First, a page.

The following is a republished press release from a community organization or member and NOT written by the Ithaca Voice … click here to submit community announcements directly to The Voice, or contact me at

ITHACA, NY – Nearly half a million children living in the United States have elevated blood lead levels that may cause significant damage to their health, estimates the Centers for Disease Control and Prevention (CDC).

The estimate is based on children with a blood lead level of 5 micrograms per deciliter or higher using data from national surveys conducted in 2007-2008 and 2009-2010.

The theme of Lead Poisoning Prevention Week this year is Lead Free Kids for a Healthy Future. It underscores the importance of testing your home, testing your children, and learning how to prevent lead poisoning’s serious health effects. These may include a lower IQ, hearing loss, kidney disease, and growth problems.

Major sources of lead exposure to U.S. children include lead-based paint and lead-contaminated dust in homes and buildings built before 1978. Children can also be exposed to lead from additional sources including contaminated drinking water, take-home exposures from a workplace and lead in soil. Some traditional medicines and ointments used by East Indian, Indian, Middle Eastern, West Asian and Hispanic cultures may also contain lead.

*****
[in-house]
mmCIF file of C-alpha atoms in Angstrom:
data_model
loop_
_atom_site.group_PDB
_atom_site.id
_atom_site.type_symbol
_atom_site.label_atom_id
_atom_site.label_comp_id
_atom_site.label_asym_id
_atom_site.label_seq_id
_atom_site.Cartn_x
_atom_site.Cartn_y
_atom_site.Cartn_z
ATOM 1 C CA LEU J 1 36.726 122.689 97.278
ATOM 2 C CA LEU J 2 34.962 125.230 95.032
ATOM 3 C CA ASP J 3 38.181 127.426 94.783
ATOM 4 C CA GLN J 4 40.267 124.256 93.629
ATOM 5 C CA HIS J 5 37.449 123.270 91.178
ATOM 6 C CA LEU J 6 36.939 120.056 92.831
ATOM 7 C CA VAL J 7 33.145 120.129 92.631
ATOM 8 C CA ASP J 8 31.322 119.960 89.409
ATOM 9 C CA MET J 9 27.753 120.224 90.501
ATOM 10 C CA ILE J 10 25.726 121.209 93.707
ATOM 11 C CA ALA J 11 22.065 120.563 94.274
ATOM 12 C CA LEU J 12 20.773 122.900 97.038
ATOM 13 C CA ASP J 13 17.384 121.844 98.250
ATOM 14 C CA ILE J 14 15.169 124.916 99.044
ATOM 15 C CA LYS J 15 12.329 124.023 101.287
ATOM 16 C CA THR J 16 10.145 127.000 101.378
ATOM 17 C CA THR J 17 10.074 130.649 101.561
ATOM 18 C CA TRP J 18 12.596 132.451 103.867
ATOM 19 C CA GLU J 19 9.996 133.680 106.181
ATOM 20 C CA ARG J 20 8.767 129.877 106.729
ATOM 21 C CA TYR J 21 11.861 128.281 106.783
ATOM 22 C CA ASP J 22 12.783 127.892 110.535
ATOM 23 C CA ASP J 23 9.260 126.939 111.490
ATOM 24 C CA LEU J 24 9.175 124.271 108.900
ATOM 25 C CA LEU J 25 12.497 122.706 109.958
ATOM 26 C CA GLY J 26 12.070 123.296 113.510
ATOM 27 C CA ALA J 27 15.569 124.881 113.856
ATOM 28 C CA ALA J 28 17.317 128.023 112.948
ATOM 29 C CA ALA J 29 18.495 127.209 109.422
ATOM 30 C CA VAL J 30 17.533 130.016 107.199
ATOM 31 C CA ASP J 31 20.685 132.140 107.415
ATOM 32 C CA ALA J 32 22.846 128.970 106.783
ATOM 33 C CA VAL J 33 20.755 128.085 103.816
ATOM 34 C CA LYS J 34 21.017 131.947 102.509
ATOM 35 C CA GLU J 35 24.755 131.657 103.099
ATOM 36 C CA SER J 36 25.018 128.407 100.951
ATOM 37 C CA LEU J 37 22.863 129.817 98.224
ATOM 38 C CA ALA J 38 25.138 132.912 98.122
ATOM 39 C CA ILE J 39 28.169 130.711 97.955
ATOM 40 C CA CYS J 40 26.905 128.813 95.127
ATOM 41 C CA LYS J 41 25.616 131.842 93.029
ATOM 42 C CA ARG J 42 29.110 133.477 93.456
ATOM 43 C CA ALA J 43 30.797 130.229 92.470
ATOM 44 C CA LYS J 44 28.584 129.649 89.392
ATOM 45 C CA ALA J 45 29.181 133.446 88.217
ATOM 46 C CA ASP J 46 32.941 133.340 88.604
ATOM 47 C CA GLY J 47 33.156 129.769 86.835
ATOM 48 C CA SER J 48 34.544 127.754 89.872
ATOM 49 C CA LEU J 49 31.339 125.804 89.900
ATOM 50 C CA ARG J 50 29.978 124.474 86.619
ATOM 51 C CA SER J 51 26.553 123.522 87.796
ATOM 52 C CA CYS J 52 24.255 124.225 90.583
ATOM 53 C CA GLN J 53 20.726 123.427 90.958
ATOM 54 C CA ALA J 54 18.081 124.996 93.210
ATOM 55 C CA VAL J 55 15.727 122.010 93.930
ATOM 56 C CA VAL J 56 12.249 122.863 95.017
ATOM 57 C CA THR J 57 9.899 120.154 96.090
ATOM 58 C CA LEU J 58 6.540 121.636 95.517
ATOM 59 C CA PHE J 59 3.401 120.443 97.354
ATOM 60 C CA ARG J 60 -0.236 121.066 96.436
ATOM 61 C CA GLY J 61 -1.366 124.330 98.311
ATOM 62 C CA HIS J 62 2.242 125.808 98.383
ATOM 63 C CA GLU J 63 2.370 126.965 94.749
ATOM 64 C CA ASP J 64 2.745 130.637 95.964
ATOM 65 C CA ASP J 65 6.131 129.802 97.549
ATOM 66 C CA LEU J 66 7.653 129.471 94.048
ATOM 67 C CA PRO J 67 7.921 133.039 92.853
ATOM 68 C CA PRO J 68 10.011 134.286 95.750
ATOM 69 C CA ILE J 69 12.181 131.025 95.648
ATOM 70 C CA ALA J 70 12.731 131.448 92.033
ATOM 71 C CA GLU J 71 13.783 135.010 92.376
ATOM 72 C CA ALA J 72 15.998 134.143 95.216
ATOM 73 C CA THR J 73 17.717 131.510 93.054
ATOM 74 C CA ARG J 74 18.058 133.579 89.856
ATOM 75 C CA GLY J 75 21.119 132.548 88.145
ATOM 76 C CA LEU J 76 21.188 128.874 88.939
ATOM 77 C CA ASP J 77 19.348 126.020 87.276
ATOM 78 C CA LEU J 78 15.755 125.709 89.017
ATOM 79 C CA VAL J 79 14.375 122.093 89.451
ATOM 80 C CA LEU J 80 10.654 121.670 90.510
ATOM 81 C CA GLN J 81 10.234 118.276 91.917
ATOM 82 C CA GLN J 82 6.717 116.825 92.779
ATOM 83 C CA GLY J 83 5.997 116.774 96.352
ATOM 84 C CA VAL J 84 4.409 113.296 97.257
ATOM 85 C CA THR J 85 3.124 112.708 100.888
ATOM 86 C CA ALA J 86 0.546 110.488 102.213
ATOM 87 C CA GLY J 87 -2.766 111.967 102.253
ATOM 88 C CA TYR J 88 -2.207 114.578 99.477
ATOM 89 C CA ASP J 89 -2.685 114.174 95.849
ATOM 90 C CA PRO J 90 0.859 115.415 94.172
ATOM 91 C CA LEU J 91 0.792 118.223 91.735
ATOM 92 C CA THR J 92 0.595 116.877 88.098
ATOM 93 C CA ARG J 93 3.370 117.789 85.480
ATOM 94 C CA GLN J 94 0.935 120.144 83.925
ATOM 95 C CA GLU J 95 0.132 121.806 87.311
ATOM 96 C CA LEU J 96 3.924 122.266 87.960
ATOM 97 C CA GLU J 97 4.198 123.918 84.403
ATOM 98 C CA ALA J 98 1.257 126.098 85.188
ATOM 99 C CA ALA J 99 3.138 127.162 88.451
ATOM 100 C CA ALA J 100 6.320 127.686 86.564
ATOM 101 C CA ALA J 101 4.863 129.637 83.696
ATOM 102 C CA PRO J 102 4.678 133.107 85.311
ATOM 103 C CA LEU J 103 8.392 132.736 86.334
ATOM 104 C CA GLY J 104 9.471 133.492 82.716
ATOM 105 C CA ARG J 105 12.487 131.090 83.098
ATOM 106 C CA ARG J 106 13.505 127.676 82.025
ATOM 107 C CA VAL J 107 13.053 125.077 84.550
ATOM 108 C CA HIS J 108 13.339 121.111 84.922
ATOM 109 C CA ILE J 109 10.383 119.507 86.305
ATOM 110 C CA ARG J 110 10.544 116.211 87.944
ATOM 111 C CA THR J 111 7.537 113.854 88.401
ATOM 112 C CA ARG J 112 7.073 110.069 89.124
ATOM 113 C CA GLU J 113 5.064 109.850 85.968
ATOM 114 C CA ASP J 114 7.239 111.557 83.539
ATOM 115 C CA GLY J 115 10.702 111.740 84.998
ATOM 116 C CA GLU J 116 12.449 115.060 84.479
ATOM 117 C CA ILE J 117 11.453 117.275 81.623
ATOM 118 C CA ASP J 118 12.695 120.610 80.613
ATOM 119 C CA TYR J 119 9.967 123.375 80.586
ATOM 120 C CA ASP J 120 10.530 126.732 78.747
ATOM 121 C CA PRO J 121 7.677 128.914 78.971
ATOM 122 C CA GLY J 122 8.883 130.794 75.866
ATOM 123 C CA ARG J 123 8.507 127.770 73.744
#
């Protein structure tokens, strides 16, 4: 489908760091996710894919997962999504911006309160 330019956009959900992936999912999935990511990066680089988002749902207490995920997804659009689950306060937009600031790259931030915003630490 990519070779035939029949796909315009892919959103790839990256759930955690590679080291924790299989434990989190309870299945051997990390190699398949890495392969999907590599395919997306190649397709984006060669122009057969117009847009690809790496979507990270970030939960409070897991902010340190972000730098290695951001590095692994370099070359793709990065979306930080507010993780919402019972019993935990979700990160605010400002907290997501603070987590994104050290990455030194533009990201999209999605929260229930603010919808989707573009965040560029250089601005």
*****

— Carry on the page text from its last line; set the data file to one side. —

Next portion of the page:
New York State passed legislation in September 2016 mandating that schools across the state test drinking water for lead contamination. The state Department of Health also issued emergency regulations requiring that school districts test their water for lead contamination by Oct. 31, 2016 and report results to parents, the state Department of Health and local government officials.

Despite the continued presence of lead in the environment, lead poisoning is preventable.

Gail Birnbaum, Community Health Nurse at the Tompkins County Health Department notes children with reported elevated blood levels are monitored. “We help parents identify sources of lead that may have been the cause of the lead poisoning and we provide education on prevention and testing.” She also reports that NYS law and regulations require health care providers to test all children’s blood lead levels at ages one and two years, and to assess all children six months to six years of age for risk of lead exposure at least annually as part of routine care.

For more information on lead poisoning prevention, go to the Tompkins County Health Department website:

(Featured photo by Bart Everson on Flickr)